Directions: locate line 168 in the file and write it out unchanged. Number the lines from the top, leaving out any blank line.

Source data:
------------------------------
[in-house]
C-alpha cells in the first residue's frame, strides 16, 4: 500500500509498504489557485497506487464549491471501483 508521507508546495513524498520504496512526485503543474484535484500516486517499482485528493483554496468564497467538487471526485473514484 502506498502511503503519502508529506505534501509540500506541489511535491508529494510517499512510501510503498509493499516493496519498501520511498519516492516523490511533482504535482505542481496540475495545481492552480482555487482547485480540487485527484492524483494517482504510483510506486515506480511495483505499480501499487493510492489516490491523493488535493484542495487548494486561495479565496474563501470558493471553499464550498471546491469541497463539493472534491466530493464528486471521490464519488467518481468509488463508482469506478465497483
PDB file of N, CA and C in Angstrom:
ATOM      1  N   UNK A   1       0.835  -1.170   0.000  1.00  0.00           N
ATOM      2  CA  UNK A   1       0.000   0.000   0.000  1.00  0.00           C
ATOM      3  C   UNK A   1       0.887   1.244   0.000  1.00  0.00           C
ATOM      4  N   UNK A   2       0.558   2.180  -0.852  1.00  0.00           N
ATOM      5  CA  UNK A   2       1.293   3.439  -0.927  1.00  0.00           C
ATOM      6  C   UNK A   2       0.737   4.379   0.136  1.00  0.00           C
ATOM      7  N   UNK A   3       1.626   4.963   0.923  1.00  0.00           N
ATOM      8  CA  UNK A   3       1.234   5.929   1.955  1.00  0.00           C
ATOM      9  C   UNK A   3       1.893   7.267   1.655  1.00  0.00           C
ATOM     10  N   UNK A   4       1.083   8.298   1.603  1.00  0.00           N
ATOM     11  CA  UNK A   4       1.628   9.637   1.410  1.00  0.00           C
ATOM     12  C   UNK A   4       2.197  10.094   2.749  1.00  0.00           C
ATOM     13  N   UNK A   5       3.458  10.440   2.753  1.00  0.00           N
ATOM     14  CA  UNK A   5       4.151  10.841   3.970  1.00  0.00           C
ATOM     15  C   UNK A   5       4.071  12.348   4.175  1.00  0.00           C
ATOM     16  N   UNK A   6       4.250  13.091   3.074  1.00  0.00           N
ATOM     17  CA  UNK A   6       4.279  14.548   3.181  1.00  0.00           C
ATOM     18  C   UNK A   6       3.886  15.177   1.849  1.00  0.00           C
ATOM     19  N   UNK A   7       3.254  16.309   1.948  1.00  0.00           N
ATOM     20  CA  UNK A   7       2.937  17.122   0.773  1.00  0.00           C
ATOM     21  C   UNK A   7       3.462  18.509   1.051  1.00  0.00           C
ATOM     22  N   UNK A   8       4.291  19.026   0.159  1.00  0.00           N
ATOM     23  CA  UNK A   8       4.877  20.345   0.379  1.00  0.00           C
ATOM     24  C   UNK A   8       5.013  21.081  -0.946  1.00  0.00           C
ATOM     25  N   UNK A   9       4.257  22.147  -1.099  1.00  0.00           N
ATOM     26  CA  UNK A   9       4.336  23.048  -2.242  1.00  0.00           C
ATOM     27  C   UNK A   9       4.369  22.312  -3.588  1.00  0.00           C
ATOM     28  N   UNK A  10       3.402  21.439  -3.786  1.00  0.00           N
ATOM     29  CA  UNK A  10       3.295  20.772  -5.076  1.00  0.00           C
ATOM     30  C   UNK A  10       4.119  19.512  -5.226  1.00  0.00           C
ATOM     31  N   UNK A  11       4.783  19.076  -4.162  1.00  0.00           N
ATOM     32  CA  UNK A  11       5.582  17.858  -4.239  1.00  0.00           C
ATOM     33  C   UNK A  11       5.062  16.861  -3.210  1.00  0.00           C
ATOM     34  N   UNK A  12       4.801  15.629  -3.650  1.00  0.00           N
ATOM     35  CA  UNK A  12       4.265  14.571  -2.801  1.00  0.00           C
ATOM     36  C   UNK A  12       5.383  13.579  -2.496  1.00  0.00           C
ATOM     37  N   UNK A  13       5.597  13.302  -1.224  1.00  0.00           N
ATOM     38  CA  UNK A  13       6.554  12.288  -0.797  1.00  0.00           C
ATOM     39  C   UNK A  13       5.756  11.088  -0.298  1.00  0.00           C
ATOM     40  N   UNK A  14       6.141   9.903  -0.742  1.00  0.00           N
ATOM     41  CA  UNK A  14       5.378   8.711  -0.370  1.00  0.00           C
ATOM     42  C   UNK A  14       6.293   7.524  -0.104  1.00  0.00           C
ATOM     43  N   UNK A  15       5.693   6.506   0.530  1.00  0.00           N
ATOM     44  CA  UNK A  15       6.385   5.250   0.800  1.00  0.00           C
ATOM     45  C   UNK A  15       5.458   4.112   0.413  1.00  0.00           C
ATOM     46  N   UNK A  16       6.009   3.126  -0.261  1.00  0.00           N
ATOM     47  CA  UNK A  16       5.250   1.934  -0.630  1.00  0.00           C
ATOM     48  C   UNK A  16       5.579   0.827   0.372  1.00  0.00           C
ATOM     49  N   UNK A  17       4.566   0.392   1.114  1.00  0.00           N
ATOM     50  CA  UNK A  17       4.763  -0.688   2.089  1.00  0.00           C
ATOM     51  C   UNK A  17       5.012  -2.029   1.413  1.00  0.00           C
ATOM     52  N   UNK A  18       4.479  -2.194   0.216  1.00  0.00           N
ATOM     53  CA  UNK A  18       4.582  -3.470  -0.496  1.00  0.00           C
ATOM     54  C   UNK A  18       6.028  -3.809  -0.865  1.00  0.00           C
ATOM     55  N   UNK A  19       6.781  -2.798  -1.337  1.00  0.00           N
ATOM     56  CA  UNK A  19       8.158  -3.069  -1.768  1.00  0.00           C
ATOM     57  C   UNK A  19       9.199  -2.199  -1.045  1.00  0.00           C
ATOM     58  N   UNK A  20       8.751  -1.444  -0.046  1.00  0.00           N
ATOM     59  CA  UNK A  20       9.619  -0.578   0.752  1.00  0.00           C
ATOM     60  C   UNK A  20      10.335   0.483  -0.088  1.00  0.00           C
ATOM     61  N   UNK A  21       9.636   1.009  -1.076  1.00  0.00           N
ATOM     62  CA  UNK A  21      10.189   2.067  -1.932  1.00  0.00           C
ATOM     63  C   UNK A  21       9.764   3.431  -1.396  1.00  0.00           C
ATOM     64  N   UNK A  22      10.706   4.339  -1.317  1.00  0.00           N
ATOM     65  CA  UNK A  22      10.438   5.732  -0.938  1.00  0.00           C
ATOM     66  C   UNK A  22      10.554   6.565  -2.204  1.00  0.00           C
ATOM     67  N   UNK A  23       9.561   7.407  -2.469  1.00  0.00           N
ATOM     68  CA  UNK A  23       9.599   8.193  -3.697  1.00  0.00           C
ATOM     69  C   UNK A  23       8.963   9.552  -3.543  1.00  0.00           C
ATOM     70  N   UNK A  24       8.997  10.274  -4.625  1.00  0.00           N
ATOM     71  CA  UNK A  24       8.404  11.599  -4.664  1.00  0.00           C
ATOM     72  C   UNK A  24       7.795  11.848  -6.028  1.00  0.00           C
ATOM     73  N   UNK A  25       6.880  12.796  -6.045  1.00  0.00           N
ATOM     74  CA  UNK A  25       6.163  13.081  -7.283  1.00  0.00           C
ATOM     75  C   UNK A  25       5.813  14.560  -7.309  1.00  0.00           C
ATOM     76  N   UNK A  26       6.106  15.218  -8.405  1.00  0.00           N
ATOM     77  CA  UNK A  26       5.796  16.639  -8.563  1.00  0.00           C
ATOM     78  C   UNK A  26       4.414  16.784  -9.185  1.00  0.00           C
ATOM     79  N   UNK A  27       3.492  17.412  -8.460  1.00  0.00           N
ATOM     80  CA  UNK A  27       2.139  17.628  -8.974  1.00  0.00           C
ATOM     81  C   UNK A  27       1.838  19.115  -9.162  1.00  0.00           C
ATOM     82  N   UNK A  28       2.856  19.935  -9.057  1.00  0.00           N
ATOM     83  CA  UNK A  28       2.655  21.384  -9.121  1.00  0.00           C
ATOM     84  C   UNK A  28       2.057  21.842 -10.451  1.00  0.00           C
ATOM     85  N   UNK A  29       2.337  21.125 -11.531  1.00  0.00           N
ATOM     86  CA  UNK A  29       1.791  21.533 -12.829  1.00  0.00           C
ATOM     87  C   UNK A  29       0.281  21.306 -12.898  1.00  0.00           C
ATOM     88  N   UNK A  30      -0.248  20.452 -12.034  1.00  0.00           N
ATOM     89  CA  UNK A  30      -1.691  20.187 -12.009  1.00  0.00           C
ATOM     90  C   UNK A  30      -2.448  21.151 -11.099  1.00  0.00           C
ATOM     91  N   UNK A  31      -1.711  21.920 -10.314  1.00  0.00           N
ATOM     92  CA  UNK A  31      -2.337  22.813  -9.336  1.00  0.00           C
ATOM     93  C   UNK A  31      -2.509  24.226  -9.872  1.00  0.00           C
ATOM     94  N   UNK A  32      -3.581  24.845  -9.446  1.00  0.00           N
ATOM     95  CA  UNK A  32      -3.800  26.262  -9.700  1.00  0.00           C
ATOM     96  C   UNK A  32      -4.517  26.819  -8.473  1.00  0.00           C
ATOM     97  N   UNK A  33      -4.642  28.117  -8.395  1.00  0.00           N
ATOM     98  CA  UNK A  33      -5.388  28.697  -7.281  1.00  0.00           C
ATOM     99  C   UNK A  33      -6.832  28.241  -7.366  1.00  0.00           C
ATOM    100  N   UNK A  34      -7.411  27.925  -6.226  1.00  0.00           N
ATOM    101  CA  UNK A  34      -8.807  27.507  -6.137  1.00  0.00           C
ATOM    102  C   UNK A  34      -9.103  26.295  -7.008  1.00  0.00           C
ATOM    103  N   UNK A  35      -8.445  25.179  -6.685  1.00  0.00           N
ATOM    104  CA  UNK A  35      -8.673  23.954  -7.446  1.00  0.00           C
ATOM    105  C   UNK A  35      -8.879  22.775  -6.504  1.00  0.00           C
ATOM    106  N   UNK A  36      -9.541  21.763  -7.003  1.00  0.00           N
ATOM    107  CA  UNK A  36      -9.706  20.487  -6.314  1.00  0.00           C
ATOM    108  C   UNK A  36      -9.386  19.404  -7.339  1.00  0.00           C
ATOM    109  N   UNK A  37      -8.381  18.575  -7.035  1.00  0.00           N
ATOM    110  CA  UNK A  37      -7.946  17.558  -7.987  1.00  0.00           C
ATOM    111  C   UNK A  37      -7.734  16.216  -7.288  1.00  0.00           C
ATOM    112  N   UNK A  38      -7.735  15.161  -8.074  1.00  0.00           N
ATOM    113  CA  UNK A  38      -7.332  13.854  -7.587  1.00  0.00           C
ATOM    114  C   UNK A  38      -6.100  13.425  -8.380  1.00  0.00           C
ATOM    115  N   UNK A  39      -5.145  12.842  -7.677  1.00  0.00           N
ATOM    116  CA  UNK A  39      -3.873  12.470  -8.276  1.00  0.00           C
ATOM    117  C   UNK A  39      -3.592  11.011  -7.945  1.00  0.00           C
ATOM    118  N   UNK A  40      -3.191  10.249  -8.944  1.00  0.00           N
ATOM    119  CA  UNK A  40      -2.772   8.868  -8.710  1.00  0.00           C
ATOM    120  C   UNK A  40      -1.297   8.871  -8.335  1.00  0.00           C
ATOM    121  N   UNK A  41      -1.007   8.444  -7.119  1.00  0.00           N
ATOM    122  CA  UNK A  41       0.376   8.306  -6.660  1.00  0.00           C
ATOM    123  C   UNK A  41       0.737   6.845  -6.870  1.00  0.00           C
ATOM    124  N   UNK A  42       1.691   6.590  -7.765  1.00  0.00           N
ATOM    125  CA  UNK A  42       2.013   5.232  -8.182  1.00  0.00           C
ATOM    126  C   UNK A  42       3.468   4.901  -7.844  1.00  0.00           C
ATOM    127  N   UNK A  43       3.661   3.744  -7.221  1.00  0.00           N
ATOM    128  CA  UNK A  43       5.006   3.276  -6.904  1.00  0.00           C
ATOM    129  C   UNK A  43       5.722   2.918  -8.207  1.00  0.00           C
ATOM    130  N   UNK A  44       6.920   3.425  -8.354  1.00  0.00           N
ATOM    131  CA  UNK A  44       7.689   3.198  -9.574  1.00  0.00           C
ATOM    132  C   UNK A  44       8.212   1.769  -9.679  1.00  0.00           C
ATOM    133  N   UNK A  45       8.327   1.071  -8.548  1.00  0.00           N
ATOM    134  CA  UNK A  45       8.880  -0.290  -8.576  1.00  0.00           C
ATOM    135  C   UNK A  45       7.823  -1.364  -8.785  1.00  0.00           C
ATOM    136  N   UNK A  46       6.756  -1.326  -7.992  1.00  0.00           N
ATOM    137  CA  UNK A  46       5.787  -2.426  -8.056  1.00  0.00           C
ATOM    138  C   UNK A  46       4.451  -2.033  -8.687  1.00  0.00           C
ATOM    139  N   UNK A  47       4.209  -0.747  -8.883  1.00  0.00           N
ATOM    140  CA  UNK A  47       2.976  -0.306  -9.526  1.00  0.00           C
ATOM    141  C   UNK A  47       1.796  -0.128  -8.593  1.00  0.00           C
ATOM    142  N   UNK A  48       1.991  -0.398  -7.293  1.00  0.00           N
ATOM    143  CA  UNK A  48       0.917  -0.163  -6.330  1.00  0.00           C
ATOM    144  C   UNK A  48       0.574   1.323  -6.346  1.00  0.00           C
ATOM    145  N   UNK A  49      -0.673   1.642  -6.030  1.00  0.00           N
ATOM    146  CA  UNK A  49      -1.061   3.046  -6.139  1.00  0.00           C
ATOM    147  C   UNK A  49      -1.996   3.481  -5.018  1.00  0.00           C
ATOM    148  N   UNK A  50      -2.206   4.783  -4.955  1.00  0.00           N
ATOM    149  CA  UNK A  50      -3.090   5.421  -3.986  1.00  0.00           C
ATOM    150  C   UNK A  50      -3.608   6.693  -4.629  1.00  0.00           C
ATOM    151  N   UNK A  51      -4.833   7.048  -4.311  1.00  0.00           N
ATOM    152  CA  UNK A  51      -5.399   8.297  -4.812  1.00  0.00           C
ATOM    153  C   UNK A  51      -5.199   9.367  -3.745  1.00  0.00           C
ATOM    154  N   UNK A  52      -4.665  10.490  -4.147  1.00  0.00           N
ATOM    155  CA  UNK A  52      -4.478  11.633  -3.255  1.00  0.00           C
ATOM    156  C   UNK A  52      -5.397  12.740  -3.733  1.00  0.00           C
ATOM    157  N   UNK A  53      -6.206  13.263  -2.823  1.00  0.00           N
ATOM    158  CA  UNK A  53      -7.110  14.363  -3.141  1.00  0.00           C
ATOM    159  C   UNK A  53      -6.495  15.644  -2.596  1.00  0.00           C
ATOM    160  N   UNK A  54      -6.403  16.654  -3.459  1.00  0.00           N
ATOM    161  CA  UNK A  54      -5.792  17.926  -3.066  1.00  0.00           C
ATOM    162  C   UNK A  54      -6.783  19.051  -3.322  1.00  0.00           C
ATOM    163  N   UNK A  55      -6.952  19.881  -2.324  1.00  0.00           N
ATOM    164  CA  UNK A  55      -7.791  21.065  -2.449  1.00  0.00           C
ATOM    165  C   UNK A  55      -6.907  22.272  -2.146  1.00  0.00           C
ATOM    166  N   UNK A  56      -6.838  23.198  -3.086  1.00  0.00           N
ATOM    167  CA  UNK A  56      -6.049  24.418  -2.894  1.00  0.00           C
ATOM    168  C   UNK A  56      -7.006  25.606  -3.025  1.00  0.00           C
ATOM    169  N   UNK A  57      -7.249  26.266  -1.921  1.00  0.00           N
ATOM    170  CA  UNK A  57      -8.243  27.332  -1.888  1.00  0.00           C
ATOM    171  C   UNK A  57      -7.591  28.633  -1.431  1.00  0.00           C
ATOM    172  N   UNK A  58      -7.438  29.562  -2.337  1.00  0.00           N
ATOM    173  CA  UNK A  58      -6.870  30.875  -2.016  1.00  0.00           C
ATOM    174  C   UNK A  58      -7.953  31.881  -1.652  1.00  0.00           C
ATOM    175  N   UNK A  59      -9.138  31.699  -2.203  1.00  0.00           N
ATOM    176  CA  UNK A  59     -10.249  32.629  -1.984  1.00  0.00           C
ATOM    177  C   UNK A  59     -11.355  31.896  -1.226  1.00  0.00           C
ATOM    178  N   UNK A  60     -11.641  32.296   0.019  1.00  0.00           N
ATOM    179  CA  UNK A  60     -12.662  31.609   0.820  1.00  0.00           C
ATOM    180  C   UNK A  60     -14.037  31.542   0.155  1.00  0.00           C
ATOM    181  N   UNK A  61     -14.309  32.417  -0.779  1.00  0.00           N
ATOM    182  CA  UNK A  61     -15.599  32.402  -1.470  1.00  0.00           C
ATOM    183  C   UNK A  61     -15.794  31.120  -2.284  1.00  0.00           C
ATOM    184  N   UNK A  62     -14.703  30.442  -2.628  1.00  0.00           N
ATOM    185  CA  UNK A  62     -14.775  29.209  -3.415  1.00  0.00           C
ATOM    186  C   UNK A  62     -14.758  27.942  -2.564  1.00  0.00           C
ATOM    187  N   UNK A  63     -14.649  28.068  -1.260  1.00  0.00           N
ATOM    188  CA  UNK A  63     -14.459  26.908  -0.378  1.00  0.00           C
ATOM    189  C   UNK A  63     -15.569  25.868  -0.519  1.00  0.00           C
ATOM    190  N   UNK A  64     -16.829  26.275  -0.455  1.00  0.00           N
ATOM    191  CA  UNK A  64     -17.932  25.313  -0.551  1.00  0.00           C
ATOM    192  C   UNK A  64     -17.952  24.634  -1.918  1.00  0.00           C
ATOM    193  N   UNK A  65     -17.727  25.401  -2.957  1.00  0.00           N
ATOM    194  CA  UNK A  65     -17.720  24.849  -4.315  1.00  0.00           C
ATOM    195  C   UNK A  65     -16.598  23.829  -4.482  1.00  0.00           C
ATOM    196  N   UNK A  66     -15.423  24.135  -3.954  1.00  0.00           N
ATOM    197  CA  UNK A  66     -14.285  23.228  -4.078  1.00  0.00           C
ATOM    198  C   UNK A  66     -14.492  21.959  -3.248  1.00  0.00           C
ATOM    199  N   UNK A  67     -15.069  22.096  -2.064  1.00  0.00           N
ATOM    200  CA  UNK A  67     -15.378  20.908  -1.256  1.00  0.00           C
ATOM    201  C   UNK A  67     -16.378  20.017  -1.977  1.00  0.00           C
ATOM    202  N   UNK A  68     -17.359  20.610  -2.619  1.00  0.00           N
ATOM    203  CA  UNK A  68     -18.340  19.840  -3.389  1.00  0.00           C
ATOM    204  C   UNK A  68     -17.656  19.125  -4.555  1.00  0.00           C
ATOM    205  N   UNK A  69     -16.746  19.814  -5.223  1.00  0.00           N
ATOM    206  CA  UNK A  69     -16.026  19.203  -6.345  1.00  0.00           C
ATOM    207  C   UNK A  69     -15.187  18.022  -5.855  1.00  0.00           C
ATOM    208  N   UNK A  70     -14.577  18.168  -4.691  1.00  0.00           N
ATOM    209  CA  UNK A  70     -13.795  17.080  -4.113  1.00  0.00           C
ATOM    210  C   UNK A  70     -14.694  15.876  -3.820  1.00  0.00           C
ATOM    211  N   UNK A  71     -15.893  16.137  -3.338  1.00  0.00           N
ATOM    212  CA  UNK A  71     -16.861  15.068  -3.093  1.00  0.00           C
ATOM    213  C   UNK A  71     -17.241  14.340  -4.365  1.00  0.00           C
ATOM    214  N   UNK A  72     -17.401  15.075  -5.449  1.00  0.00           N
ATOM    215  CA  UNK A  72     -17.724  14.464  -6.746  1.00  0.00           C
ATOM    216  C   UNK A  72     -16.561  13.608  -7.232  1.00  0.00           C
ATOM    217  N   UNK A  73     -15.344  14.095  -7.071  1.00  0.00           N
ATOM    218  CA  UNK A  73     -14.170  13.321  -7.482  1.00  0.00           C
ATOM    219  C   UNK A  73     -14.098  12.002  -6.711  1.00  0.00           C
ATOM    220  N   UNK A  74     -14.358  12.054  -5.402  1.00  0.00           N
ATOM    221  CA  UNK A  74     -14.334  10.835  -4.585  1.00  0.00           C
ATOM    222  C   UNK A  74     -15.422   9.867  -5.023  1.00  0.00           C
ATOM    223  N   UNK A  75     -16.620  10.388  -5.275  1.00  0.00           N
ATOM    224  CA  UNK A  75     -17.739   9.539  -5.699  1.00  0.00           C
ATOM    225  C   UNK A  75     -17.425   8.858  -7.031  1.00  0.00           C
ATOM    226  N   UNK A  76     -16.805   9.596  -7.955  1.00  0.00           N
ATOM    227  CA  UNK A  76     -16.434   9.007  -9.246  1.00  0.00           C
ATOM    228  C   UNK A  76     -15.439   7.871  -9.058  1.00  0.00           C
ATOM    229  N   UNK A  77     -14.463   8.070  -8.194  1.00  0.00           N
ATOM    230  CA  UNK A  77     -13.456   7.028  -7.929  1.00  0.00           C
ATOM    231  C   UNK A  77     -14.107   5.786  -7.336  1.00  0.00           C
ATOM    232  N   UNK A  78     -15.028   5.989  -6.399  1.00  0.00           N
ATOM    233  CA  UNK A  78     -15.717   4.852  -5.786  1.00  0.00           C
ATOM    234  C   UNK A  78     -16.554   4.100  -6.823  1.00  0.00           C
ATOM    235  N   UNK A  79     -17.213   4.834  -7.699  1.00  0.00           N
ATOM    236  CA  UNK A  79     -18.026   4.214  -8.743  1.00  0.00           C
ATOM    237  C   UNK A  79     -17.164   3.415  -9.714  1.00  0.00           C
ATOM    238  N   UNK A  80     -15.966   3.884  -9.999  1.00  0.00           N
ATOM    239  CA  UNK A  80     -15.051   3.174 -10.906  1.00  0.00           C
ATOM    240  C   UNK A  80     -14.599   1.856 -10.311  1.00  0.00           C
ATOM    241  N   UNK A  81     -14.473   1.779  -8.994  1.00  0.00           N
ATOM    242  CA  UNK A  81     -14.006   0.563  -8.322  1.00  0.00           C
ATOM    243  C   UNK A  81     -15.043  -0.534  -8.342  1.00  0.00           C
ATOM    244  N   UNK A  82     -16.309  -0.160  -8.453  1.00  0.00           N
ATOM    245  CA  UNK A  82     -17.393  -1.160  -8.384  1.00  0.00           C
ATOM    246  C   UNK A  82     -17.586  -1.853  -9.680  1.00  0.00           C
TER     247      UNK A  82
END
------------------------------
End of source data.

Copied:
ATOM    165  C   UNK A  55      -6.907  22.272  -2.146  1.00  0.00           C